Stanford’s defense is pretty good on a per drive basis but they are not as highly ranked as they are on a per play basis. The Cardinal does not allow a lot of first downs, big plays, or allow teams to flip the field. The glaring weakness of the defense is methodical drives. Almost 1 in 4 drives have gone for more than 10 plays. Unfortunately, this is something that USC does not do particularly well, as the Trojans rank #110 in the country.

When Stanford has the ball…

USC’s defense holds a slight advantage over Stanford in most categories. FEI says USC will be able to get stops and keep Stanford pinned on their side of the field. Unexpectedly, these two teams are about evenly average when it comes to methodical drives. The one aspect to worry about is big plays. Stanford is No. 22 in the nation in executing explosive drives. This is an area in which the Trojan defense has only been slightly above average all season long. When Stanford does move the ball, it will probably be in large chunks.

Special Teams…

Stanford has, without a doubt, the best special teams unit in the Pac-12 despite the mediocre field goal unit. Not only is the Cardinal’s punt return unit dangerous, they have the No. 1 ranked kickoff return unit. USC’s kickoff coverage unit is also highly ranked, so it will be interesting to see if these two units play to a draw.

What it all means…

From the numbers, it looks like the USC offense is going to have trouble moving the ball. S&P+ says the Trojans will have trouble in every phase of the game. FEI says the only hope is for SC to grind out some long drives. I do think the Stanford defense is in for a let down as they have been playing lights out for the last three weeks and they are due for a regression. It's going to be tough to run against this team but USC will have to stick with it in order to keep Stanford honest. Cody Kessler and the offensive line have not performed well in obvious passing situations and Stanford has thirty sacks on the year so they can get after the quarterback.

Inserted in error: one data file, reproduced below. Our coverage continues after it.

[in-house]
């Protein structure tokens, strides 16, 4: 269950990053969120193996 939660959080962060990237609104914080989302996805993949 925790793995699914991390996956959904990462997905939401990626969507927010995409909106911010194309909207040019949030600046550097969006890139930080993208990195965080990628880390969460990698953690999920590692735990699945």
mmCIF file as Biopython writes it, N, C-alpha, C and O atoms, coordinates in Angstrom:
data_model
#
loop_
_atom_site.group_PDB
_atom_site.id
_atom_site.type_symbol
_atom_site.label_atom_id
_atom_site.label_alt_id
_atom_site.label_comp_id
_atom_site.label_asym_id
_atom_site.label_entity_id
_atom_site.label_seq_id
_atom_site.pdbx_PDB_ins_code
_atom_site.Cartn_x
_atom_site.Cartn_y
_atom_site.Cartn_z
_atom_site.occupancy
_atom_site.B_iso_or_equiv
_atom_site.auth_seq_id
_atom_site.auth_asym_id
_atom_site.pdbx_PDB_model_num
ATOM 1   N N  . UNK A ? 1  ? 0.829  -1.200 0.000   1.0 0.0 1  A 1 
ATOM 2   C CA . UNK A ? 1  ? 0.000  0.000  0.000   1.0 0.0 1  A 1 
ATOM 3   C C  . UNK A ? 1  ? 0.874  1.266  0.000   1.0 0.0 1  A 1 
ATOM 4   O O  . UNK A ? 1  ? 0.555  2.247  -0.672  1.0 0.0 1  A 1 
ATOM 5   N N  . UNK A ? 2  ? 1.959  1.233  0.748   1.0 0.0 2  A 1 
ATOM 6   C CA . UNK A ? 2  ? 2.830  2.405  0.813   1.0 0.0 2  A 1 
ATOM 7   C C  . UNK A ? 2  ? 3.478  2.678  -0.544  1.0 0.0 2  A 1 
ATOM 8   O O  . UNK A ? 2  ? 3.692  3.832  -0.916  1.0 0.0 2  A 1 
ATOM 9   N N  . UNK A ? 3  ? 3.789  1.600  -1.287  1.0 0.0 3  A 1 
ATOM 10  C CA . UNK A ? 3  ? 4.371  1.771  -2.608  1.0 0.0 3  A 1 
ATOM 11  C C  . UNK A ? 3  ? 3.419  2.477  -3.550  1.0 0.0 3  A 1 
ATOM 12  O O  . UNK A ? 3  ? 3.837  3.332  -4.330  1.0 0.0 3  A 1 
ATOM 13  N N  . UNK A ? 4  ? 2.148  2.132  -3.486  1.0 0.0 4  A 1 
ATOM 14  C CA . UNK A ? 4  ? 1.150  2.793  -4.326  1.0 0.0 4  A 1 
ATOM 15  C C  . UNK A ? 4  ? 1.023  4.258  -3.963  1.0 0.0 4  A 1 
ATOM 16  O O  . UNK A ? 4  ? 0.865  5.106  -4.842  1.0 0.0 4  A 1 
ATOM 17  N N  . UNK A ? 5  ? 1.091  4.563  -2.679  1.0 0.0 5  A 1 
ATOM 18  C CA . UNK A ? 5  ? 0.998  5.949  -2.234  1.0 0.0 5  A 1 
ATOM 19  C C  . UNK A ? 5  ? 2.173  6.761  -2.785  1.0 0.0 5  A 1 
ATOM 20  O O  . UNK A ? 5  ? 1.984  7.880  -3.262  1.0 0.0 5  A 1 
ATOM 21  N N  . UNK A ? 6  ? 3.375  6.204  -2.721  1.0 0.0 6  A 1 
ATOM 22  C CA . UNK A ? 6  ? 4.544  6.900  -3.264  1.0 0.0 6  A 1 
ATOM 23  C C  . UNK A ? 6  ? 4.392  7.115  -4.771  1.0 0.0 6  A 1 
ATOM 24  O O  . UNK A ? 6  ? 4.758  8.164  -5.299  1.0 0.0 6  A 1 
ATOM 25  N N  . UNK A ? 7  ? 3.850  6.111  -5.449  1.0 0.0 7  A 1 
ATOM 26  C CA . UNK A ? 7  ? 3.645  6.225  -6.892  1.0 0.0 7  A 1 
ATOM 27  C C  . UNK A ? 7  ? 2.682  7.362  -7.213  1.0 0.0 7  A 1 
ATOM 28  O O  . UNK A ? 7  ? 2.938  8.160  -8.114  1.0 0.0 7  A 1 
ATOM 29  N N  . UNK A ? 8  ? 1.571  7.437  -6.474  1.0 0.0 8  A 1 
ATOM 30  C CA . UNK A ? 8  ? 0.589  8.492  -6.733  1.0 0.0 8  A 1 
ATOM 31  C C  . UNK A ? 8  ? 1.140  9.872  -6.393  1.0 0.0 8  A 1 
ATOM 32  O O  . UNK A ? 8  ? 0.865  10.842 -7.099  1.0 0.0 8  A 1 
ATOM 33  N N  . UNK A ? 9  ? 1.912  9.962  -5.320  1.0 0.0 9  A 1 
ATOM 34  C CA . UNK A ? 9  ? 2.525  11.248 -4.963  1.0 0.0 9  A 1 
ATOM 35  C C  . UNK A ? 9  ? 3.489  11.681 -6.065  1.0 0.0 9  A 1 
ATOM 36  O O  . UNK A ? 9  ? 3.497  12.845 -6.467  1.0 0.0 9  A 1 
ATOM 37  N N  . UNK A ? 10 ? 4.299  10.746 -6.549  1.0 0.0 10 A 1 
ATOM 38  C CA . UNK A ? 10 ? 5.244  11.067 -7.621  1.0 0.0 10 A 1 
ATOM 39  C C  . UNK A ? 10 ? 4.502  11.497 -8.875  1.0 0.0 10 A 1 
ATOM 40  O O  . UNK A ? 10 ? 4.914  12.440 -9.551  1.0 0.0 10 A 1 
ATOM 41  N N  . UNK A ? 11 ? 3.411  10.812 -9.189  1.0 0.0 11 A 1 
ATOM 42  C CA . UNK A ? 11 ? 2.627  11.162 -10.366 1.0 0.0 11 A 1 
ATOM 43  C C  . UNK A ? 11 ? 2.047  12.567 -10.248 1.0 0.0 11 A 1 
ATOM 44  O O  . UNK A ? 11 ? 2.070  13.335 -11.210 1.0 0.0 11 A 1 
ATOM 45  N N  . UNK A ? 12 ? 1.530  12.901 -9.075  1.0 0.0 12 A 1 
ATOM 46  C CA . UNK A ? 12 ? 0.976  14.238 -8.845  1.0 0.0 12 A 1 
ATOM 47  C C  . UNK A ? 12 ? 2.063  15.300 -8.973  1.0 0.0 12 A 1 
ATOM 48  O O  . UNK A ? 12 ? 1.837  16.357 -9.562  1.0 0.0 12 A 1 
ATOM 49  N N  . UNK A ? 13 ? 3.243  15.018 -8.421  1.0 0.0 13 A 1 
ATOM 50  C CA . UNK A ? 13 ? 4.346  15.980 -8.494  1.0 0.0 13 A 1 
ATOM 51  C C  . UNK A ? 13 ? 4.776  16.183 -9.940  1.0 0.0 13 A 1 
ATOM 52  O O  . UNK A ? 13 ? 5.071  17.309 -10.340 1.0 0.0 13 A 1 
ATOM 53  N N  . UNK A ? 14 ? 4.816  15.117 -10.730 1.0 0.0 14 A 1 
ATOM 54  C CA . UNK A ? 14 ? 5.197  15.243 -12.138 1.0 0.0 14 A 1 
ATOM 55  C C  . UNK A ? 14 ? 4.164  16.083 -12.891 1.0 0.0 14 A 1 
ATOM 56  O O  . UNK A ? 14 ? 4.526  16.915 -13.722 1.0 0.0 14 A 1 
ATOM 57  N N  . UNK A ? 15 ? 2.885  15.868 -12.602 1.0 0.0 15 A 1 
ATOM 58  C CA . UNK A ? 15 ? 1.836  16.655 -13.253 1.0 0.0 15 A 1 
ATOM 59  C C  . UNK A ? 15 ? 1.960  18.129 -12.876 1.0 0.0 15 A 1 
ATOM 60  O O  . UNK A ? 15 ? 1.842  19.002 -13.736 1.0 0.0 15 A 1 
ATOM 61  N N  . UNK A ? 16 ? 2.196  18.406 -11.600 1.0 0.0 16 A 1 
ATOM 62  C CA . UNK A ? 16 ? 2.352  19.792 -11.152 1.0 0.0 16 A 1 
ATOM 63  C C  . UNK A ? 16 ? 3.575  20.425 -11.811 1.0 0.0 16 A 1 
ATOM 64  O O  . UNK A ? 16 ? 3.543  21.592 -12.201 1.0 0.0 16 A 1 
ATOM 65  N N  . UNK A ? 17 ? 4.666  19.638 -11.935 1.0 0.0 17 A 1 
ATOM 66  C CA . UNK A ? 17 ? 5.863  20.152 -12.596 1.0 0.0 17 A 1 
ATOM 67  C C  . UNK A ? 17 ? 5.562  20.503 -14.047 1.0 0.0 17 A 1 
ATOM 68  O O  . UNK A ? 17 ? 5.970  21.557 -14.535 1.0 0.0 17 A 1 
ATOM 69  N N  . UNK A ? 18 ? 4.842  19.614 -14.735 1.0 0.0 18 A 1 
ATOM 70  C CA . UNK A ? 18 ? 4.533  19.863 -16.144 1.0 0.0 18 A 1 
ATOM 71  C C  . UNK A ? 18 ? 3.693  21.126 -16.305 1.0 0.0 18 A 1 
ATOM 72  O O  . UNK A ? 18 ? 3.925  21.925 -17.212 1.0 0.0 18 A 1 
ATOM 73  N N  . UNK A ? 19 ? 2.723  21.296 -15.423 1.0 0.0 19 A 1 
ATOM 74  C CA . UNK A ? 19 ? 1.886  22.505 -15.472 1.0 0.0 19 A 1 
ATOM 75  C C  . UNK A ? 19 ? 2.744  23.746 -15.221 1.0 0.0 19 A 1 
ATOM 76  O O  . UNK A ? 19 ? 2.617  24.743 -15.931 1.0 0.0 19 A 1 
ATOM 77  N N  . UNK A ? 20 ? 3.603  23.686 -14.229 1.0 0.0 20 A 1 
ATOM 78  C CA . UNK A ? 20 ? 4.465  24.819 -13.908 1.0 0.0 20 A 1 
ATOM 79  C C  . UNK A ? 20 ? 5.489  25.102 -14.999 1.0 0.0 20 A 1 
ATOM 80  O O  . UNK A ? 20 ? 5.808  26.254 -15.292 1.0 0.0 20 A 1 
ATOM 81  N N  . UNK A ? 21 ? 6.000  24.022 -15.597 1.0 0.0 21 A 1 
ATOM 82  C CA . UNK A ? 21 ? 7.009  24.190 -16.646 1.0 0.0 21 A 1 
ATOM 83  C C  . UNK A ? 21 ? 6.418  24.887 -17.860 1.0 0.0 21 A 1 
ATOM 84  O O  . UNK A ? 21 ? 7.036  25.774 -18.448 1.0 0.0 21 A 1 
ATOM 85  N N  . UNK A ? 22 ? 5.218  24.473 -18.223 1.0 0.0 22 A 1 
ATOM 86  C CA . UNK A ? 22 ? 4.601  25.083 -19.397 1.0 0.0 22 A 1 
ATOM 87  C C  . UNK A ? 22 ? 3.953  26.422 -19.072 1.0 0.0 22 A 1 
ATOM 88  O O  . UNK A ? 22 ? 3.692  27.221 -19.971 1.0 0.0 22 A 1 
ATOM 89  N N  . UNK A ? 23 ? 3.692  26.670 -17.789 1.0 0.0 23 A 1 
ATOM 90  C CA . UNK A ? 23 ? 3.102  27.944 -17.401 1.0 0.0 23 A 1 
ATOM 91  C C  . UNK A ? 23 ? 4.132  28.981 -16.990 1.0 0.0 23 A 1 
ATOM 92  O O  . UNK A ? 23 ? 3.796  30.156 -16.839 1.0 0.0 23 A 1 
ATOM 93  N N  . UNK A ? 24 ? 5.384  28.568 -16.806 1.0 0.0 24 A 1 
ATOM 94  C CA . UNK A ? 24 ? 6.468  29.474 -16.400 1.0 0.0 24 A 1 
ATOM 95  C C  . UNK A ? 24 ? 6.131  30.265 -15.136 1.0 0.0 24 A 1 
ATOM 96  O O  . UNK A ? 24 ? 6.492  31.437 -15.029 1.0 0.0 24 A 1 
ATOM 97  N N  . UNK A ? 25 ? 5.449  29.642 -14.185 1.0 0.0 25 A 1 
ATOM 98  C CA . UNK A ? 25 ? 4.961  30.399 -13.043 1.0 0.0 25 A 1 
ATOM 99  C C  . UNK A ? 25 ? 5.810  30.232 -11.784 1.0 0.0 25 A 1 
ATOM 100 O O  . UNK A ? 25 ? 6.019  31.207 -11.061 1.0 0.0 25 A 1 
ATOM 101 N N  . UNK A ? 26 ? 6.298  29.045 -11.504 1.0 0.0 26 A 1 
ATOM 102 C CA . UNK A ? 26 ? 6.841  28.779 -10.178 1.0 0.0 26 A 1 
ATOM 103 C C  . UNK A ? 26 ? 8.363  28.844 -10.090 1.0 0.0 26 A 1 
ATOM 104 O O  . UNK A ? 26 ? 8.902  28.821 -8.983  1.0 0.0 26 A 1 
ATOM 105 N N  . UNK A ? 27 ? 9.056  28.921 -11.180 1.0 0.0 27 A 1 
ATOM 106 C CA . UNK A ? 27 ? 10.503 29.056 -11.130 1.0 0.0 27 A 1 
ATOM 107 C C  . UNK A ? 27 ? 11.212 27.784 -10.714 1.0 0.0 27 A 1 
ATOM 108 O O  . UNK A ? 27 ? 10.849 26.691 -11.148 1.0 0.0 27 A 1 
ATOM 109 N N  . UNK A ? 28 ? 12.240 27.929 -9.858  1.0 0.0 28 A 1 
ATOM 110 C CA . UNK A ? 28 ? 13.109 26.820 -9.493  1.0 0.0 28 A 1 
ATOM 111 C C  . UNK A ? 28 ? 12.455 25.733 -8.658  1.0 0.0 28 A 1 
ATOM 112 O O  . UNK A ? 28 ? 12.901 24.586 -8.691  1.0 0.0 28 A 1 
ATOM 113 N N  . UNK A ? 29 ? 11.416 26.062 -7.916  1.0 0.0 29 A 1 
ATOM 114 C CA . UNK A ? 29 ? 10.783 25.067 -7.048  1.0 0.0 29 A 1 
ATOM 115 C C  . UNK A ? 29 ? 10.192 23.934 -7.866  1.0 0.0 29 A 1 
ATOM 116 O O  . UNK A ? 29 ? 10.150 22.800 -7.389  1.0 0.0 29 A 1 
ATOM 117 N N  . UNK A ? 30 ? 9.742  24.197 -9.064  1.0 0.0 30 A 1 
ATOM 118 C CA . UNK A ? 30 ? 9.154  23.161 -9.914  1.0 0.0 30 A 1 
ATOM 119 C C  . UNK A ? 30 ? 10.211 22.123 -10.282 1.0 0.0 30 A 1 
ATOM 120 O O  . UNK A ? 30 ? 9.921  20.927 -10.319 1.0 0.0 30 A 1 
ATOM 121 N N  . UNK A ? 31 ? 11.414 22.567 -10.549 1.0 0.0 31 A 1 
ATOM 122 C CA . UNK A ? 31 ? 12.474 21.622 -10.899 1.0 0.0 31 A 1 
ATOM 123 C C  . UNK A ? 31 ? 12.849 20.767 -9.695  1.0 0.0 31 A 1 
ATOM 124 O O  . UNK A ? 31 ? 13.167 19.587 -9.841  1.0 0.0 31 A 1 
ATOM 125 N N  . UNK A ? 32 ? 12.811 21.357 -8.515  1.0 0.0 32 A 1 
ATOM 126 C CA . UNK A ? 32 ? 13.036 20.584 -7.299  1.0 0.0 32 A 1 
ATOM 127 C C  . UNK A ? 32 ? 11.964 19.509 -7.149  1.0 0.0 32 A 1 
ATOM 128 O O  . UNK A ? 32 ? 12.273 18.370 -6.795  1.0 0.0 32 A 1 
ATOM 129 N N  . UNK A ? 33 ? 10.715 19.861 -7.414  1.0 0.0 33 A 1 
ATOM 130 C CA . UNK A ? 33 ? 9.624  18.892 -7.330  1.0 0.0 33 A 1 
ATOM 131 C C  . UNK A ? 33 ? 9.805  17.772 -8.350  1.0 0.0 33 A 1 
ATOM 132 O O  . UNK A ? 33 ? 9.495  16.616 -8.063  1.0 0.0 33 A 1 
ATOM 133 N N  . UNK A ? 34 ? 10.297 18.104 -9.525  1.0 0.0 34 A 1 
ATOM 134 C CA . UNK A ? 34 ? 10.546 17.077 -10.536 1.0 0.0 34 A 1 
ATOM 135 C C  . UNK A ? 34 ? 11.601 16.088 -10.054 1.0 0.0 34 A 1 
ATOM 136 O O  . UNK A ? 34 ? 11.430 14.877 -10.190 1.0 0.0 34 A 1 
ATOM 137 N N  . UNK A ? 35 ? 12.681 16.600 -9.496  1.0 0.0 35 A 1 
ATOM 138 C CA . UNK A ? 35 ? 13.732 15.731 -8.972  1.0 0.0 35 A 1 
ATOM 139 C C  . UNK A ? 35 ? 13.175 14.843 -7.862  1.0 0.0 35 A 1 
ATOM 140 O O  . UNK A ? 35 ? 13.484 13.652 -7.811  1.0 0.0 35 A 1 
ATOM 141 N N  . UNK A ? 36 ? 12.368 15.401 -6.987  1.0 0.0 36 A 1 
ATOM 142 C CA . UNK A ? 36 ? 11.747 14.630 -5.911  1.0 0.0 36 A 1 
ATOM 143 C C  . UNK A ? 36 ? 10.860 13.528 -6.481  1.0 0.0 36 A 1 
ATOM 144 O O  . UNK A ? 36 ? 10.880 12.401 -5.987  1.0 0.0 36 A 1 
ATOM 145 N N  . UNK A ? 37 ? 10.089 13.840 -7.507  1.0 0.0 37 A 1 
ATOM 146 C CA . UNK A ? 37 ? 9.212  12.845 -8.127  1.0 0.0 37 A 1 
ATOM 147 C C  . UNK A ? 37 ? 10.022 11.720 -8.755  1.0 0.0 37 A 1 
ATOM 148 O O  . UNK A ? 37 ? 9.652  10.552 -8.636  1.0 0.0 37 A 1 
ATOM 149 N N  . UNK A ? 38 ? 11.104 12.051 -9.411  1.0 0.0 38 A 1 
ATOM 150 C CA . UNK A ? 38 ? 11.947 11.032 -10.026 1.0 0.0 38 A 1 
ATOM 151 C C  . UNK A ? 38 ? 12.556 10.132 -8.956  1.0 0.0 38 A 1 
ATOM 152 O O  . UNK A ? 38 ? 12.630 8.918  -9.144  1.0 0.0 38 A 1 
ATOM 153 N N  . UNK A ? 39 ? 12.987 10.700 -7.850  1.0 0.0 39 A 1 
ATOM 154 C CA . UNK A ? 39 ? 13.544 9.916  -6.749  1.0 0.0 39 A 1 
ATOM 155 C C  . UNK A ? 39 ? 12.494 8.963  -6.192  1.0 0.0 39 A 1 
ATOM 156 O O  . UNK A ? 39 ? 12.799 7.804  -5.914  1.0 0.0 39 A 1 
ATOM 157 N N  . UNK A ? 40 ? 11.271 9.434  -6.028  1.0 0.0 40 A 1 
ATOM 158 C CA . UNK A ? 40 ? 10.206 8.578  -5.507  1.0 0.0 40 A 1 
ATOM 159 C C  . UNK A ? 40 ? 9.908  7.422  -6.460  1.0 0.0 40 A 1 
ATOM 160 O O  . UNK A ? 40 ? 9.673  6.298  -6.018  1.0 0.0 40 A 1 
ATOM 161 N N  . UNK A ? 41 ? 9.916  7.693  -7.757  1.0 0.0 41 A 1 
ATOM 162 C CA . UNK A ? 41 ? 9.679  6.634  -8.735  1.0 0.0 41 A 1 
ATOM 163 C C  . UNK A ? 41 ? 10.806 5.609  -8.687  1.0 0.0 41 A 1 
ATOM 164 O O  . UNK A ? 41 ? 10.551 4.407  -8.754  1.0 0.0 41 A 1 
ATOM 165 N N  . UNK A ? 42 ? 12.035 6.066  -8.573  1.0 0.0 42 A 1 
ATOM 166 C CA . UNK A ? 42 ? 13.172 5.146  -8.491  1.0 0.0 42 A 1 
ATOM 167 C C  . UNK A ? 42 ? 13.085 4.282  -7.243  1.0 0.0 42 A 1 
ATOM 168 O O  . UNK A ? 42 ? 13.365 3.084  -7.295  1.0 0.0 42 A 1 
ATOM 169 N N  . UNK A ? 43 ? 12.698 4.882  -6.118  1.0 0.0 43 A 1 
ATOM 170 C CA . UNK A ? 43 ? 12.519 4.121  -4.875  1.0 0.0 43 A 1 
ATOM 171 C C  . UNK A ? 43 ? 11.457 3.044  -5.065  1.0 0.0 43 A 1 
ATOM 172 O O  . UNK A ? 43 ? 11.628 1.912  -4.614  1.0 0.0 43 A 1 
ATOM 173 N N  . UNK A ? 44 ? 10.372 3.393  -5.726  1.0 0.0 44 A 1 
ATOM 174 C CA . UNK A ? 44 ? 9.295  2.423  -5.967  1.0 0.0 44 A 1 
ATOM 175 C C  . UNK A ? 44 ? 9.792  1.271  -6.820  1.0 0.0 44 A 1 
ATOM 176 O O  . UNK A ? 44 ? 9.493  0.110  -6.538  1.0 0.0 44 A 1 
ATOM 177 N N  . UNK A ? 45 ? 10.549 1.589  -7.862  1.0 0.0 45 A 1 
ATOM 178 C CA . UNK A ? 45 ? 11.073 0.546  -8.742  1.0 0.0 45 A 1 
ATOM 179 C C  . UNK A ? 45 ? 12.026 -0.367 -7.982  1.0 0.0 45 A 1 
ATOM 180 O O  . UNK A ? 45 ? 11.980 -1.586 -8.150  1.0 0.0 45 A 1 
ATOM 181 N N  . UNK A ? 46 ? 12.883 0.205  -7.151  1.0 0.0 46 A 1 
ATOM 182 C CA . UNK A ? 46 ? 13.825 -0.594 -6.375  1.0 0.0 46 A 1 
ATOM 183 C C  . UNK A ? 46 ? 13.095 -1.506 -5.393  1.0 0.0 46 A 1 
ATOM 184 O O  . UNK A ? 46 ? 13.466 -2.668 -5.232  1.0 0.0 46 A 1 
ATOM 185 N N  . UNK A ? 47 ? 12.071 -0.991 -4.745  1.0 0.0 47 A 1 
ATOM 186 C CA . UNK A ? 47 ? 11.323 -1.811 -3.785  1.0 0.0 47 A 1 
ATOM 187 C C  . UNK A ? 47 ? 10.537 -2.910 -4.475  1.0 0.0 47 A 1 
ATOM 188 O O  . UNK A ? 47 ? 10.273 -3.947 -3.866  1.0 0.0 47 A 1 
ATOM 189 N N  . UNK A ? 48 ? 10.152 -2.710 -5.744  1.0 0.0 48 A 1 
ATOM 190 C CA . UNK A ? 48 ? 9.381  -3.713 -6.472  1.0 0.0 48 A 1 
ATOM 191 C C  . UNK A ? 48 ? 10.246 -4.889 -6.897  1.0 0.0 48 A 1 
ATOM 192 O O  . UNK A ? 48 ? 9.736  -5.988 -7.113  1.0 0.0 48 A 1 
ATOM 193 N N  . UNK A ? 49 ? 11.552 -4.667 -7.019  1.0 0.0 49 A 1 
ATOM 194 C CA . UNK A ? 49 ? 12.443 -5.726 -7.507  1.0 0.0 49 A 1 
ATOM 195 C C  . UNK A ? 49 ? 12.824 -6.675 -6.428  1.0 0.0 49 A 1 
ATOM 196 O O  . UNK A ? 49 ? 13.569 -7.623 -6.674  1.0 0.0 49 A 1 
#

The real chess match is going to be the USC defense versus the Stanford offense. Against the better teams, especially those with a dangerous offense, Stanford likes to run, run, run. What is interesting is that Stanford’s rushing attack has not been overwhelming successful. The team closest to USC in S&P+ rush defense, Utah at #21, held Stanford to a rushing total of 143 yards on 29 attempts, for an average of 4.93 yards per attempt. Remove Tyler Gaffney’s 43-yard touchdown run, the yards per attempt drops to 3.57. If the Trojans can hold Stanford to around that average, put the game in Kevin Hogan’s hands and not fall for the eventual play-action fakes, then they have a chance of getting a win.

As for special teams, I’m sure Coach Orgeron knows this but just to reiterate; do not kick to Ty Montgomery. The Trojans' kickoff coverage has been good this year but now is not the time to tempt fate. Also, Nelson Agholor should makes some plays in the punt return game which will help out the offense with shorter fields.

I think this game is going to be as close as Vegas thinks it is going to be. The numbers say otherwise but it is my opinion that USC is simply a bad matchup for this Stanford team that could be emotionally spent after the win against Oregon. The Trojan defense and special teams will make some plays and keep the game within reach but will the offense be able to pull out the win?

This is a FanPost and does not necessarily reflect the views of Conquest Chronicles' writers or editors. It does reflect the views of this particular fan though, which is as important as the views of Conquest Chronicles' writers or editors.